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Optimal sliding scale regulation: an application to regional electricity distribution in England and Wales

  • David Hawdon
  • Lester C. Hunt
  • Paul Levine
  • Neil Rickman

This paper examines optimal price (i.e. 'sliding scale') regulation of a monopoly when productivity and managerial effort are not observed. We show generally how to operationalize this model of incentive regulation and use actual data from electricity distribution in England and Wales to estimate key parameters and make welfare comparisons of sliding scale regulation with a stylized price cap regime and the First-Best (the full information case). Our method enables us to quantify technical uncertainty as faced by the electricity regulator in the 1990s and shows that there are significant welfare gains from a sliding scale relative to the stylized price cap regime. Copyright 2007 , Oxford University Press.

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Article provided by Oxford University Press in its journal Oxford Economic Papers.

Volume (Year): 59 (2007)
Issue (Month): 3 (July)
Pages: 458-485

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Handle: RePEc:oup:oxecpp:v:59:y:2007:i:3:p:458-485
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  1. Jeffrey I. Bernstein & David E. M. Sappington, 1998. "Setting the X Factor in Price Cap Regulation Plans," NBER Working Papers 6622, National Bureau of Economic Research, Inc.
  2. Burns, Philip & Turvey, Ralph & Weyman-Jones, Thomas G, 1998. "The Behaviour of the Firm under Alternative Regulatory Constraints," Scottish Journal of Political Economy, Scottish Economic Society, vol. 45(2), pages 133-57, May.
  3. Auriol, Emmanuelle & Laffont, Jean-Jacques, 1992. "Regulation by Duopoly," Journal of Economics & Management Strategy, Wiley Blackwell, vol. 1(3), pages 507-33, Fall.
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  5. Amrstong, Mark & Cowan, Simon & Vickers, John, 1995. "Nonlinear pricing and price cap regulation," Journal of Public Economics, Elsevier, vol. 58(1), pages 33-55, September.
  6. Catherine D. Wolfram, 1999. "Measuring Duopoly Power in the British Electricity Spot Market," American Economic Review, American Economic Association, vol. 89(4), pages 805-826, September.
  7. Mark Armstrong & Simon Cowan & John Vickers, 1994. "Regulatory Reform: Economic Analysis and British Experience," MIT Press Books, The MIT Press, edition 1, volume 1, number 0262510790, June.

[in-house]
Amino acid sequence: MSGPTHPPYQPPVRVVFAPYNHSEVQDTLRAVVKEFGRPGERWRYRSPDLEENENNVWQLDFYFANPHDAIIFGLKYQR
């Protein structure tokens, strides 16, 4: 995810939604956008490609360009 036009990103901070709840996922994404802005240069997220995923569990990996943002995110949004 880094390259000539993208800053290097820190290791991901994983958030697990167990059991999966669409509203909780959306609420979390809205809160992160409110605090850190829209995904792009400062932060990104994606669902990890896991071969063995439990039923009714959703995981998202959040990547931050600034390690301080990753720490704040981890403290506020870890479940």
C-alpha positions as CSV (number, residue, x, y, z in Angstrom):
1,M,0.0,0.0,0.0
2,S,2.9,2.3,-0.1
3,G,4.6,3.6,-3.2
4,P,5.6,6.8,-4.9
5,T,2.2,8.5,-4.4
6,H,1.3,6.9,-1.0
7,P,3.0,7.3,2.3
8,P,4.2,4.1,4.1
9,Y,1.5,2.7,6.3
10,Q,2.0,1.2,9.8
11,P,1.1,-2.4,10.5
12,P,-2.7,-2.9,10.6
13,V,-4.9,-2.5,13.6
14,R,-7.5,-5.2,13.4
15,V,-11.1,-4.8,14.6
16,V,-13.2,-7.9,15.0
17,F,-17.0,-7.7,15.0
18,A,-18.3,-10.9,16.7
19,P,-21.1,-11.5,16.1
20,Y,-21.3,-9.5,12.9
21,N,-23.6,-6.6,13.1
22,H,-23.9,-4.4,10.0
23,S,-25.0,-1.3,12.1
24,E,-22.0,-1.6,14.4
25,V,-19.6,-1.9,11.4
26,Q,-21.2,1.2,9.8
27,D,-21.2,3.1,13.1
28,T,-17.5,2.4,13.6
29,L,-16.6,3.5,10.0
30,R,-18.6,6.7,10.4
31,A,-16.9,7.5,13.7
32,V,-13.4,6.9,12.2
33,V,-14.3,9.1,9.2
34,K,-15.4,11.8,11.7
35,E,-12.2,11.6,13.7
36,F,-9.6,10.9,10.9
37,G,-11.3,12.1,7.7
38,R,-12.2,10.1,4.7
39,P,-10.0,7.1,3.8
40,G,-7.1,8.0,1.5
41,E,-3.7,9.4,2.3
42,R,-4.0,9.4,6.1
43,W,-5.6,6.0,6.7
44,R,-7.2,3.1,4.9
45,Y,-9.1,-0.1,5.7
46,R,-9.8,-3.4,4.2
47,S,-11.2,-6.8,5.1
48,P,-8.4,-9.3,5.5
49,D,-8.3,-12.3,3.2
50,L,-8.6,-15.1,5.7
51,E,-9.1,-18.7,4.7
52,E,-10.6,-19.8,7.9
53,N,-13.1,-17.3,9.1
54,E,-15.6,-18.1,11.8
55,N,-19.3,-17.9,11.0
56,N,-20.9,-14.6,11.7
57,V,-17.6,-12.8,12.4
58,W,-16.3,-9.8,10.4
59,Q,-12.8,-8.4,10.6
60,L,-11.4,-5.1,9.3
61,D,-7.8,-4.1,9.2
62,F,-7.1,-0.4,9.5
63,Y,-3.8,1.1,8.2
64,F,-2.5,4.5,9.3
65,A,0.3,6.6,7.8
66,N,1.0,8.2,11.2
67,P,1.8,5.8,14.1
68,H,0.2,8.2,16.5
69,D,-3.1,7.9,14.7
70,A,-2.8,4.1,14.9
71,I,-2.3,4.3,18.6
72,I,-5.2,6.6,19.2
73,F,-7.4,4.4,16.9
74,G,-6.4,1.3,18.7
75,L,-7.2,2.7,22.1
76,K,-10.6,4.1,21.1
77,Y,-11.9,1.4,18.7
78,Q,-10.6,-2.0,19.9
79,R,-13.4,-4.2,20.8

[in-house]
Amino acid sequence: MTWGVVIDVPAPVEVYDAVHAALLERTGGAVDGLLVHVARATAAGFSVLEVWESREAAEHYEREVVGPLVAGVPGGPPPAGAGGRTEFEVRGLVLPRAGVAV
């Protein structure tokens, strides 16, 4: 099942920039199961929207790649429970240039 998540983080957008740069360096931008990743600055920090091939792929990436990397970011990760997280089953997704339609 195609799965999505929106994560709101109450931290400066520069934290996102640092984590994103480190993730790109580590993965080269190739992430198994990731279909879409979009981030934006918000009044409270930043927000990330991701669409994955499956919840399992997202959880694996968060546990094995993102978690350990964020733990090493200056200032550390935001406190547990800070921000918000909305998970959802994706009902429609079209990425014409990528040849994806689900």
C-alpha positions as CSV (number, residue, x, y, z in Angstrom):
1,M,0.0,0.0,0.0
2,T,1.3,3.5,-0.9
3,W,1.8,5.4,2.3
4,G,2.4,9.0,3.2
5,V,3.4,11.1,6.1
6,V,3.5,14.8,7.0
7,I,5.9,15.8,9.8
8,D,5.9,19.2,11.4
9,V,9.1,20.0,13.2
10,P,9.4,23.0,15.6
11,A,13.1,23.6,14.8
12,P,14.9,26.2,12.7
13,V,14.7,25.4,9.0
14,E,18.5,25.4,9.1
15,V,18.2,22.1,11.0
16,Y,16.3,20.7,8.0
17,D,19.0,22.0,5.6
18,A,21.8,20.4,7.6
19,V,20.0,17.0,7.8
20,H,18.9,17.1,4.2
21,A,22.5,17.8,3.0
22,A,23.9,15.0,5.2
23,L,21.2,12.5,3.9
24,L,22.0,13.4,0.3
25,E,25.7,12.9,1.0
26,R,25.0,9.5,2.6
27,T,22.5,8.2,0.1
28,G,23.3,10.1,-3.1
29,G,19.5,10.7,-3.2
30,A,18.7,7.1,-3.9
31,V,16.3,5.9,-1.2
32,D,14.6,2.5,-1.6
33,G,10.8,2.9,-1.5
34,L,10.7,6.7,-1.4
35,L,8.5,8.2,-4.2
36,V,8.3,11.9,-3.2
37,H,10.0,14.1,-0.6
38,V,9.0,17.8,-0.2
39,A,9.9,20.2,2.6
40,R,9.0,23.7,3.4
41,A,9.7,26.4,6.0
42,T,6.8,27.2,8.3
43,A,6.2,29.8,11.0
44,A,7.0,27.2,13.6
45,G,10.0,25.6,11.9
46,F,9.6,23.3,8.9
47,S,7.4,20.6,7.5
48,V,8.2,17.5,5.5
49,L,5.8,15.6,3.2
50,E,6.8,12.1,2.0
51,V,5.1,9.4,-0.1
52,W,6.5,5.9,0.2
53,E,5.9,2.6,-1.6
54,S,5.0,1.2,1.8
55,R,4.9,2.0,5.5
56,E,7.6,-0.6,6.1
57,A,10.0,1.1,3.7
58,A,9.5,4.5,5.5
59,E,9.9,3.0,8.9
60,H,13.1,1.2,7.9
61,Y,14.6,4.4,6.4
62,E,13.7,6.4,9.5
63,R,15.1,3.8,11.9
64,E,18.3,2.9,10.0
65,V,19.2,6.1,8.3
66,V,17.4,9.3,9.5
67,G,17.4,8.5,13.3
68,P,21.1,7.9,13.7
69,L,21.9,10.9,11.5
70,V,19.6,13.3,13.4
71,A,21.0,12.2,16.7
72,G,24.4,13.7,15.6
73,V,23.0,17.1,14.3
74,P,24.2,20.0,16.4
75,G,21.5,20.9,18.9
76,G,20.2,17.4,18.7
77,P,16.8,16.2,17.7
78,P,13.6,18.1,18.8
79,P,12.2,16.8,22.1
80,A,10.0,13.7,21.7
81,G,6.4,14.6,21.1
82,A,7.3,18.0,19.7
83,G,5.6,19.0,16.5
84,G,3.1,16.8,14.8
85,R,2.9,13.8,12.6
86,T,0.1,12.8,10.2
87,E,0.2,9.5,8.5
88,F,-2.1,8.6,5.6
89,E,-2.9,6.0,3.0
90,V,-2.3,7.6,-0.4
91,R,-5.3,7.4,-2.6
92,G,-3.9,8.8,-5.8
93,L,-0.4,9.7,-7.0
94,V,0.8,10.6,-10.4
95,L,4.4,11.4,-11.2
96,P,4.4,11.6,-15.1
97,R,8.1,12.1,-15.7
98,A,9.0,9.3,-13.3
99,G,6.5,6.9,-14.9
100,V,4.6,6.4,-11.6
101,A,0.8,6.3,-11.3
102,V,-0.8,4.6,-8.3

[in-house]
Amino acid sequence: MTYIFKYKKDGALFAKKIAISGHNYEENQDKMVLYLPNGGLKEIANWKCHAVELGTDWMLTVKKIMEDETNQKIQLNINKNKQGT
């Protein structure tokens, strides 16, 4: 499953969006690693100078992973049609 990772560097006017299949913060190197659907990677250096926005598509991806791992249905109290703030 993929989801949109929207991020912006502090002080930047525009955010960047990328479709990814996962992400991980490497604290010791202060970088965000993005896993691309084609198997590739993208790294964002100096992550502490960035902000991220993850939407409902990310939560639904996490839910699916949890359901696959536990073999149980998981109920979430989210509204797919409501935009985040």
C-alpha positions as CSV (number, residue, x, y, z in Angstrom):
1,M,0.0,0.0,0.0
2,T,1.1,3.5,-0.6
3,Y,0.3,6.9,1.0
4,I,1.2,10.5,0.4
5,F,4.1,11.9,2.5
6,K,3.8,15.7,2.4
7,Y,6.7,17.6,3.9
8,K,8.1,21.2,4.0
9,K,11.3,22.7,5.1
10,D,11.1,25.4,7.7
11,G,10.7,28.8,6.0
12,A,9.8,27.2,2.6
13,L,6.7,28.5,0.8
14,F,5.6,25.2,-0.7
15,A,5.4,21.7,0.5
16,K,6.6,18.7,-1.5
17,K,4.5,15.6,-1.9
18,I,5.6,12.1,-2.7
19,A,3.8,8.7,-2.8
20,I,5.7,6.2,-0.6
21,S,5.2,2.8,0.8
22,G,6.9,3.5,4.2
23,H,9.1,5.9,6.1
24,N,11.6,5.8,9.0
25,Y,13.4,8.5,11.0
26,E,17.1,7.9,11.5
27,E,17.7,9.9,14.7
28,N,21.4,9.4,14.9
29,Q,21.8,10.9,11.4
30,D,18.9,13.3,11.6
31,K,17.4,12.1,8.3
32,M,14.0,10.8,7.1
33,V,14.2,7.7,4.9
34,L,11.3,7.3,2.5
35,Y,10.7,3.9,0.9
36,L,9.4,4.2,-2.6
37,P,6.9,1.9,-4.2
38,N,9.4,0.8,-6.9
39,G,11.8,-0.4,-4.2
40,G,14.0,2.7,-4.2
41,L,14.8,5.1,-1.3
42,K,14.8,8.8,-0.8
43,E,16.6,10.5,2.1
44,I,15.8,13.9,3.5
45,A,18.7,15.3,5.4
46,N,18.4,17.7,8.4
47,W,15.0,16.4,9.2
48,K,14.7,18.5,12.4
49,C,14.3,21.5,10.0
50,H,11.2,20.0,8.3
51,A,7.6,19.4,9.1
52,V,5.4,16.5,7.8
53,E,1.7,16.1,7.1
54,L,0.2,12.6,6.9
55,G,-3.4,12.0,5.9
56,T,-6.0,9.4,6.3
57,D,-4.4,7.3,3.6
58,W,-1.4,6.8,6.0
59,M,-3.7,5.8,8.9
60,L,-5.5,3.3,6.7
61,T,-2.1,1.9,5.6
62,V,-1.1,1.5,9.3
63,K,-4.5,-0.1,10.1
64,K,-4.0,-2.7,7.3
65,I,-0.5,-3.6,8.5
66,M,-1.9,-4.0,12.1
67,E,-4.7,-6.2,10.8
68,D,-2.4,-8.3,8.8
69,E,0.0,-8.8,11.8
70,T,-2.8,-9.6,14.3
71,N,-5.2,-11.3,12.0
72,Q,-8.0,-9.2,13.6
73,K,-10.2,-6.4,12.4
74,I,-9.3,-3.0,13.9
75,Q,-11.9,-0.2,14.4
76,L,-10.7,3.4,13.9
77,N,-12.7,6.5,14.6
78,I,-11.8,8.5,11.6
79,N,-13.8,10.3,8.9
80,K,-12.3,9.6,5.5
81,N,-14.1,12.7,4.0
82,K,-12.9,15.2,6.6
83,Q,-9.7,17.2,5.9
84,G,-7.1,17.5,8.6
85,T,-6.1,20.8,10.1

8. Bernstein, Jeffrey I. & Sappington, David E. M., 2000. "How to determine the X in RPI-X regulation: a user's guide," Telecommunications Policy, Elsevier, vol. 24(1), pages 63-68, February.
  9. Richard Green & Tanga McDaniel, 1998. "Competition in electricity supply: will ‘1998’ Be worth it?," Fiscal Studies, Institute for Fiscal Studies, vol. 19(3), pages 273-293, August.
  10. Ian M. Dobbs, 2004. "Intertemporal price cap regulation under uncertainty," Economic Journal, Royal Economic Society, vol. 114(495), pages 421-440, 04.
  11. Gasmi, Farid & Ivaldi, Marc & Laffont, Jean-Jacques, 1992. "Rent Extraction and Incentives for Efficiency in Recent Regulatory Proposals," IDEI Working Papers 21, Institut d'Économie Industrielle (IDEI), Toulouse.
  12. Colin Mayer & John Vickers, 1996. "Profit-sharing regulation: an economic appraisal," Fiscal Studies, Institute for Fiscal Studies, vol. 17(1), pages 1-18, February.
  13. Wilson, Robert, 1997. "Nonlinear Pricing," OUP Catalogue, Oxford University Press, number 9780195115826, March.
  14. Newbery, David M & Pollitt, Michael G, 1997. "The Restructuring and Privatization of Britain's CEGB--Was It Worth It?," Journal of Industrial Economics, Wiley Blackwell, vol. 45(3), pages 269-303, September.
  15. Green, Richard, 1999. "The Electricity Contract Market in England and Wales," Journal of Industrial Economics, Wiley Blackwell, vol. 47(1), pages 107-24, March.
  16. Gasmi, F & Laffont, Jean-Jacques & Sharkey, W W, 1997. "Incentive Regulation and the Cost Structure of the Local Telephone Exchange Network," Journal of Regulatory Economics, Springer, vol. 12(1), pages 5-25, July.
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